Given these vehicles might often be used for short trips or vacations, navigation may need to take centre stage. Rather than simply displaying directions on the main infotainment screen, digital arrows could be projected onto the road through augmented reality. In other cases, drivers will simply access a shared car once or twice a week, travelling to common destinations. Syncing their existing navigation apps—be it Google Maps, Waze, Apple Maps or any other service—will avoid having to type in complete addresses each time round. In any case, drivers should have the option to choose what suits them.
These are of course simple considerations, far from the ground-breaking changes seen elsewhere in the vehicle. However, ensuring that system preferences are easily adjustable to suit a wide array of different needs will go a long way to improving the UX in shared vehicles, helping to make customers feel more at home.
The importance of customisation will extend beyond just navigation, and will be aided by the arrival of over-the-air (OTA) updates and increased in-vehicle computing power. With consumers now accustomed to the speed and simplicity with which smartphone updates are distributed, automakers must ensure vehicles are updated in a similar manner. This functionality will be boosted via 5G’s rollout, which will allow for the necessary data to be both wirelessly sent and received at even greater speed.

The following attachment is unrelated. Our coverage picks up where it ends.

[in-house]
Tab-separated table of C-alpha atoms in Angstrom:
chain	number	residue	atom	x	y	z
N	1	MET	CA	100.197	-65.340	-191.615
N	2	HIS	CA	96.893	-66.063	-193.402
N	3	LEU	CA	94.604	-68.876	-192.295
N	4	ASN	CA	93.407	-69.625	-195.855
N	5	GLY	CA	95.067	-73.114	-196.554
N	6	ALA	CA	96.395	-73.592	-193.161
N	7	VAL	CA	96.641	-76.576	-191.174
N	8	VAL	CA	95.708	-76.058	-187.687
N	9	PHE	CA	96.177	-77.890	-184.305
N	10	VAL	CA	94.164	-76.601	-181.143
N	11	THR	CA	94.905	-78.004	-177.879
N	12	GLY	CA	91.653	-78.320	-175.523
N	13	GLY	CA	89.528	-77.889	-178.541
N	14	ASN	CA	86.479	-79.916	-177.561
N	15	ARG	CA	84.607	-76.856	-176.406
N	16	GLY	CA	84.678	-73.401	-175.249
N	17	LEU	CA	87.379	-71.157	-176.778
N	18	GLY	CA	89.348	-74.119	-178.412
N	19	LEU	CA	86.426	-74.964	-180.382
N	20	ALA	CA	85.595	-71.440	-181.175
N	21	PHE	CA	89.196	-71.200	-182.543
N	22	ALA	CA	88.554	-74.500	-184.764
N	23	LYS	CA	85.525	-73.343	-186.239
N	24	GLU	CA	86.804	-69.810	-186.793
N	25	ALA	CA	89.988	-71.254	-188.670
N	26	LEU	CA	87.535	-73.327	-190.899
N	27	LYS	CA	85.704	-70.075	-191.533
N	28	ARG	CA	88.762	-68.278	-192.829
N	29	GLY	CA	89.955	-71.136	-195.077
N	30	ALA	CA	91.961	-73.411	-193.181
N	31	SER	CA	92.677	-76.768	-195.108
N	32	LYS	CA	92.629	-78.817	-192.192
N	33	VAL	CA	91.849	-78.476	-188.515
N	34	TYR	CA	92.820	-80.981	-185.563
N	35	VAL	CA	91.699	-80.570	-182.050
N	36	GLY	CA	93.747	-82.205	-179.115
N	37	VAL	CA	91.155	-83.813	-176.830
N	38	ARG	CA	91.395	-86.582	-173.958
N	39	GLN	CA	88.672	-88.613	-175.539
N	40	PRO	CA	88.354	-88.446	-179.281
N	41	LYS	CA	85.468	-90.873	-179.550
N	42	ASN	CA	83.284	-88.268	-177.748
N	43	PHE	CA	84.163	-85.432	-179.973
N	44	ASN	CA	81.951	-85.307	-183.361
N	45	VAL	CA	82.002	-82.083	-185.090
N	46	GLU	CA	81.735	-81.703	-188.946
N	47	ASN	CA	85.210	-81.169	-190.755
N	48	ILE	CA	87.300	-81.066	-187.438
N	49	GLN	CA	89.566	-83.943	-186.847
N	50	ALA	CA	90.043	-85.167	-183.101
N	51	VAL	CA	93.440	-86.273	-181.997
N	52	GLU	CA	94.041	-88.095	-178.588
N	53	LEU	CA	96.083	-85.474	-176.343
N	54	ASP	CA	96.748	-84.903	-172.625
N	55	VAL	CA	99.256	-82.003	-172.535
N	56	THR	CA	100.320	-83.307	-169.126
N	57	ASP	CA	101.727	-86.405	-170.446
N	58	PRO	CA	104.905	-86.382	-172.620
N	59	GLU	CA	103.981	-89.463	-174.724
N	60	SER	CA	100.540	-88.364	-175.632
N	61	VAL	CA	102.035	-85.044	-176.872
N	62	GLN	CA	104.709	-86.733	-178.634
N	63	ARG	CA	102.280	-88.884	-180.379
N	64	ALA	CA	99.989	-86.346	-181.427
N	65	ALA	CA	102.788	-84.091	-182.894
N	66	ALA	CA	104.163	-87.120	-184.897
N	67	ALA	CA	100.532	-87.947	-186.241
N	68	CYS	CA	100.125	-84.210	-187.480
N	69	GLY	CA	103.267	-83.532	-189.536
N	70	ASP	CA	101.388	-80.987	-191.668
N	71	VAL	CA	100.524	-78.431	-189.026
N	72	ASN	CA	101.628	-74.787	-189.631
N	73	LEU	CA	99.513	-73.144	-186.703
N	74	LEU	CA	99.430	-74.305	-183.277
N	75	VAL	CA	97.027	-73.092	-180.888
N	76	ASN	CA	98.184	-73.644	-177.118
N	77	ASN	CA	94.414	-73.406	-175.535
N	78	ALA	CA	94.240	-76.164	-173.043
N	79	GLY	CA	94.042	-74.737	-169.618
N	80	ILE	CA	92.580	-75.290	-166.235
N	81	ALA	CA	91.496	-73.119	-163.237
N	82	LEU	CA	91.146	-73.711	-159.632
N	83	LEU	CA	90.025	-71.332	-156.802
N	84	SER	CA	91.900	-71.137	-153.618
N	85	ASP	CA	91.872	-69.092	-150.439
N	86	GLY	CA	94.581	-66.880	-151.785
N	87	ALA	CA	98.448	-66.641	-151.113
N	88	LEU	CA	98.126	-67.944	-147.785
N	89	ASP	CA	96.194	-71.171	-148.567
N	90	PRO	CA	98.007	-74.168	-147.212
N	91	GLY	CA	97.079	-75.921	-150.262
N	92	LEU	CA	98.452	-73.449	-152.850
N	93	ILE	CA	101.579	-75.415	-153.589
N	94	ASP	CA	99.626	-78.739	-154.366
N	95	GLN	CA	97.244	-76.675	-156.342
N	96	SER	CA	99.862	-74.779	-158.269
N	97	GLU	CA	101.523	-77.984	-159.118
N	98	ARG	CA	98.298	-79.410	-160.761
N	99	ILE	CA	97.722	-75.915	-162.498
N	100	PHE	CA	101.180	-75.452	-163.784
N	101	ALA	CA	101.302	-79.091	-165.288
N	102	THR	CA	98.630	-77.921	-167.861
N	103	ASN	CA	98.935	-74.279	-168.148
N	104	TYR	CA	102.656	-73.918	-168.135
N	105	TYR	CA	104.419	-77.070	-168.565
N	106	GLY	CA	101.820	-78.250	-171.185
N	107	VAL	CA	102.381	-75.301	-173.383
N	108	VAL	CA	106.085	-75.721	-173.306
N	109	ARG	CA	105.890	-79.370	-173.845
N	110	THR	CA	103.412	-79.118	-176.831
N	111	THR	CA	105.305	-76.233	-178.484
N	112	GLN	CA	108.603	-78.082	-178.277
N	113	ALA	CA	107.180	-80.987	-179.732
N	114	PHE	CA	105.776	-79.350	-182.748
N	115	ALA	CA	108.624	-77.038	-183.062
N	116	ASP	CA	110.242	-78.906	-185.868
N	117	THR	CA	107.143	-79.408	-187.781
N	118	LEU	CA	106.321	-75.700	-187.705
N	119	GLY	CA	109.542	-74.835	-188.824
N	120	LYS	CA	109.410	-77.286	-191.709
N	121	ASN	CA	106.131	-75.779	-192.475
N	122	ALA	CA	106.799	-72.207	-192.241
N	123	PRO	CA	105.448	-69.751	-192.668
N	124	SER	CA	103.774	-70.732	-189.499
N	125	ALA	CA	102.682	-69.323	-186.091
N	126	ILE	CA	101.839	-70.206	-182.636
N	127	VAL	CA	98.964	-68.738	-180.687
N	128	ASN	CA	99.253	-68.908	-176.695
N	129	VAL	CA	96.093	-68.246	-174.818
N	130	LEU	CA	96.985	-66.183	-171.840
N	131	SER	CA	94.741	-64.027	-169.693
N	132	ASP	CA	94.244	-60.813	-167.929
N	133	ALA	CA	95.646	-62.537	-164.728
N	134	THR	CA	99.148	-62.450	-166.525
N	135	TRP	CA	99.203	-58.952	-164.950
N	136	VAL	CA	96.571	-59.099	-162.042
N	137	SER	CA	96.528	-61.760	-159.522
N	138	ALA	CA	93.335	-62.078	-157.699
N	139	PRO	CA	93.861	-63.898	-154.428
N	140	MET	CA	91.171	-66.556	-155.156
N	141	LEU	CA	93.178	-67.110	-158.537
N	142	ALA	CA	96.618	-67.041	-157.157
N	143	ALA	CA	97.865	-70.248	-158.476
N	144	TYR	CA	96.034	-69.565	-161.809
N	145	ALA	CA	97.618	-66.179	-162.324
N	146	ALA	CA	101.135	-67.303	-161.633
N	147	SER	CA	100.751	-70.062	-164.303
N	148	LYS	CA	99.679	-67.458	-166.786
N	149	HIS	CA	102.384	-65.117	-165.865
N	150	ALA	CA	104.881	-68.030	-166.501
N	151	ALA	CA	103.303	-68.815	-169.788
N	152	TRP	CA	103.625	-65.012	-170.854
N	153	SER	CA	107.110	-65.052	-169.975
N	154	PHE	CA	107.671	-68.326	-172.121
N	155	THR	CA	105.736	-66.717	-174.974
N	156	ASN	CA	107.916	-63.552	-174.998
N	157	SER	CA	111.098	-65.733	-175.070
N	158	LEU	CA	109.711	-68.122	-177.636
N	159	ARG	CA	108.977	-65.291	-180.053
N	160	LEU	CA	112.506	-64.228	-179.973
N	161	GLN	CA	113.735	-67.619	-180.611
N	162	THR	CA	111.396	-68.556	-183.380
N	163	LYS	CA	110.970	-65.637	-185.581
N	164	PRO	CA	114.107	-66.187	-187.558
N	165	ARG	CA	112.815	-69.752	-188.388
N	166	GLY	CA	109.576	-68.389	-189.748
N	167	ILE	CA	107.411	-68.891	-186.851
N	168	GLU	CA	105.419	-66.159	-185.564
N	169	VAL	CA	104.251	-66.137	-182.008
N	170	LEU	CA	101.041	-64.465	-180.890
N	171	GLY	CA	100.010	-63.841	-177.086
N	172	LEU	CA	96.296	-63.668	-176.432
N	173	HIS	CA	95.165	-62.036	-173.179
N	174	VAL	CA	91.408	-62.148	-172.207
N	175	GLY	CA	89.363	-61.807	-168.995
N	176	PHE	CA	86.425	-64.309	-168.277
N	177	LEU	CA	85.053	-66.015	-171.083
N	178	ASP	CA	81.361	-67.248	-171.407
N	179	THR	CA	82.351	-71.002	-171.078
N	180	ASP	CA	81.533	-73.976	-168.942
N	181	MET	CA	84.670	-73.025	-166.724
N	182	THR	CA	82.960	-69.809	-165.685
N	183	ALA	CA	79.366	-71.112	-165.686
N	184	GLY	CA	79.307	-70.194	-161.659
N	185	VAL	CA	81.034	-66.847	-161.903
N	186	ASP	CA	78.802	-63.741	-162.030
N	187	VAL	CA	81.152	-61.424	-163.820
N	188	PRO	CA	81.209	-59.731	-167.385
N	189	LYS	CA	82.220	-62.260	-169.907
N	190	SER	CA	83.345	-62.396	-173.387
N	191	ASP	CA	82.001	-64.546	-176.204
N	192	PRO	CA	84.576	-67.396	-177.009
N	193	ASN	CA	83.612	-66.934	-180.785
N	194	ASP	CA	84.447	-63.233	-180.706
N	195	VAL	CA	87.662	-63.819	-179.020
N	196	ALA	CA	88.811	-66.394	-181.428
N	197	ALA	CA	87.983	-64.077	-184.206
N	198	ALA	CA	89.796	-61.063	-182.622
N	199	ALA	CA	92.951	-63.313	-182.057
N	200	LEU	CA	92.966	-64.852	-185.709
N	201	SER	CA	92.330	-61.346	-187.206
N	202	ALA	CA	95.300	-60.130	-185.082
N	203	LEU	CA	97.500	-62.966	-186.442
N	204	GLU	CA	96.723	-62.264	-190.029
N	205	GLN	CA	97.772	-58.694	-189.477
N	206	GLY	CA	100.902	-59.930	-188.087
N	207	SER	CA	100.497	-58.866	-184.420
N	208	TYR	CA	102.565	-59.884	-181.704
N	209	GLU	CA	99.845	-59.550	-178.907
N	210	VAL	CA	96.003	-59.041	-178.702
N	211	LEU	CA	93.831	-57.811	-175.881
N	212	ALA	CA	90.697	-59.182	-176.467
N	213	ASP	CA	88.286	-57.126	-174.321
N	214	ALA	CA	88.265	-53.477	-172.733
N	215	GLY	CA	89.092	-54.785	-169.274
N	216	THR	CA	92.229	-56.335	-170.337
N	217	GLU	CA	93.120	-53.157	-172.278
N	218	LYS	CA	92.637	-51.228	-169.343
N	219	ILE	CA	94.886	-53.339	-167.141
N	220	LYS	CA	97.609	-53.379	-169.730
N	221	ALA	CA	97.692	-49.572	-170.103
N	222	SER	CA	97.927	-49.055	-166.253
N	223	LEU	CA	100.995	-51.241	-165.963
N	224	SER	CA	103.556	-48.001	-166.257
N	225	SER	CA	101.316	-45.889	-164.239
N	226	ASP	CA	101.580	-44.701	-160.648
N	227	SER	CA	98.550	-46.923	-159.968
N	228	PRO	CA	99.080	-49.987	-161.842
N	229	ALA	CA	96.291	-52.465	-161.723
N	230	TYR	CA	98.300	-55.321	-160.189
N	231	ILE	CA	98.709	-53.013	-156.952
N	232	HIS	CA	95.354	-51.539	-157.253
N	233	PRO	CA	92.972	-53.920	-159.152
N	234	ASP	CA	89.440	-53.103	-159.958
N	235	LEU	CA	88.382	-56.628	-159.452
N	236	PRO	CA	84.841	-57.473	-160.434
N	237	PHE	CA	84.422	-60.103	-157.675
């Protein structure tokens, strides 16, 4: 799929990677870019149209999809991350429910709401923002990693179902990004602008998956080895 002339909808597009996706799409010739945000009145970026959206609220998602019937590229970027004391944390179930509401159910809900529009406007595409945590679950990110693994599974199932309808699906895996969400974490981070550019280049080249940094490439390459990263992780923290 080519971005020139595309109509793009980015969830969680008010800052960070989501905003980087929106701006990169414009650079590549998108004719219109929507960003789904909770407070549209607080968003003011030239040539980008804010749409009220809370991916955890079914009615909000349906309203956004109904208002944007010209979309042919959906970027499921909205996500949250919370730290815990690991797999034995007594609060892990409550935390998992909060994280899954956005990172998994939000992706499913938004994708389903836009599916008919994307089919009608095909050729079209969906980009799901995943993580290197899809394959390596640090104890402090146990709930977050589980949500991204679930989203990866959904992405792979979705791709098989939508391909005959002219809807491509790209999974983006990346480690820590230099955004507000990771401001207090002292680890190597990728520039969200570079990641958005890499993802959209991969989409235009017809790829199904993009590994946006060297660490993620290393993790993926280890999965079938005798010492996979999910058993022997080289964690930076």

Regularly updating in this manner is a huge undertaking for automakers and the industry, but it is littered with opportunities. Stakeholders are very accustomed to a vehicle’s residual value dropping indefinitely, from practically the moment it is driven off the lot. However, with OTA updates, there’s scope to add value back in, extending the vehicle’s useable lifespan and offering the opportunity to build a brand relationship with consumers. It will also allow OEMs flexibility should a wrong step be taken; though such errors should be avoided from the outset, OTA updates could allow players to rejig certain elements based on customer feedback.
Connectivity is not the only CASE trend that will necessitate a huge focus on the UX. Charging is a great example, especially given the industry’s move towards electrified powertrains.
Today, electric vehicle (EV) owners are often required to download numerous apps all with different payment mechanisms to ensure they have access to the whole array of available charging infrastructure. Streamlining this process with concepts such as e-Roaming—this sees charging stations from multiple brands brought under one banner—will go a long way to improving the charging experience and could help significantly in bringing more potential EV owners into the market.